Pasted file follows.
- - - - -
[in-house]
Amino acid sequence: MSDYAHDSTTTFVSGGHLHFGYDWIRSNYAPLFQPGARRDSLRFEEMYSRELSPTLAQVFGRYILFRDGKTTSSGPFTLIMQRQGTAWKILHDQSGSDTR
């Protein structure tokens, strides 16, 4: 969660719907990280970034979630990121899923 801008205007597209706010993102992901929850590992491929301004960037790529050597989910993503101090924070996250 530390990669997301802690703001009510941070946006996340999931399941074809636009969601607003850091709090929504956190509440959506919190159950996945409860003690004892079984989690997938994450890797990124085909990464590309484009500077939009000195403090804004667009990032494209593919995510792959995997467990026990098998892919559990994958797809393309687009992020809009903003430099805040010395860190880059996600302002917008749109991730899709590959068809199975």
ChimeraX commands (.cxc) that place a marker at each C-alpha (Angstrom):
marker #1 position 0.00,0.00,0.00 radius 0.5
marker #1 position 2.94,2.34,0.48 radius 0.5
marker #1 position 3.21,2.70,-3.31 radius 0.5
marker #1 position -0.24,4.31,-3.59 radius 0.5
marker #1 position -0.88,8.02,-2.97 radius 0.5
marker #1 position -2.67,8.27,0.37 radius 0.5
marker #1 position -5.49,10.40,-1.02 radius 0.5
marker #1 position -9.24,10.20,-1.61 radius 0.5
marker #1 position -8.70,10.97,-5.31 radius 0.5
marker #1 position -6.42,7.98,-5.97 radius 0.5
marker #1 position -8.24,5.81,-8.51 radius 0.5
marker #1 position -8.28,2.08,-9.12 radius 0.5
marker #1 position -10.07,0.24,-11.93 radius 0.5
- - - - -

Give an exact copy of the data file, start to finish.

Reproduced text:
[in-house]
Amino acid sequence: MSDYAHDSTTTFVSGGHLHFGYDWIRSNYAPLFQPGARRDSLRFEEMYSRELSPTLAQVFGRYILFRDGKTTSSGPFTLIMQRQGTAWKILHDQSGSDTR
């Protein structure tokens, strides 16, 4: 969660719907990280970034979630990121899923 801008205007597209706010993102992901929850590992491929301004960037790529050597989910993503101090924070996250 530390990669997301802690703001009510941070946006996340999931399941074809636009969601607003850091709090929504956190509440959506919190159950996945409860003690004892079984989690997938994450890797990124085909990464590309484009500077939009000195403090804004667009990032494209593919995510792959995997467990026990098998892919559990994958797809393309687009992020809009903003430099805040010395860190880059996600302002917008749109991730899709590959068809199975």
ChimeraX commands (.cxc) that place a marker at each C-alpha (Angstrom):
marker #1 position 0.00,0.00,0.00 radius 0.5
marker #1 position 2.94,2.34,0.48 radius 0.5
marker #1 position 3.21,2.70,-3.31 radius 0.5
marker #1 position -0.24,4.31,-3.59 radius 0.5
marker #1 position -0.88,8.02,-2.97 radius 0.5
marker #1 position -2.67,8.27,0.37 radius 0.5
marker #1 position -5.49,10.40,-1.02 radius 0.5
marker #1 position -9.24,10.20,-1.61 radius 0.5
marker #1 position -8.70,10.97,-5.31 radius 0.5
marker #1 position -6.42,7.98,-5.97 radius 0.5
marker #1 position -8.24,5.81,-8.51 radius 0.5
marker #1 position -8.28,2.08,-9.12 radius 0.5
marker #1 position -10.07,0.24,-11.93 radius 0.5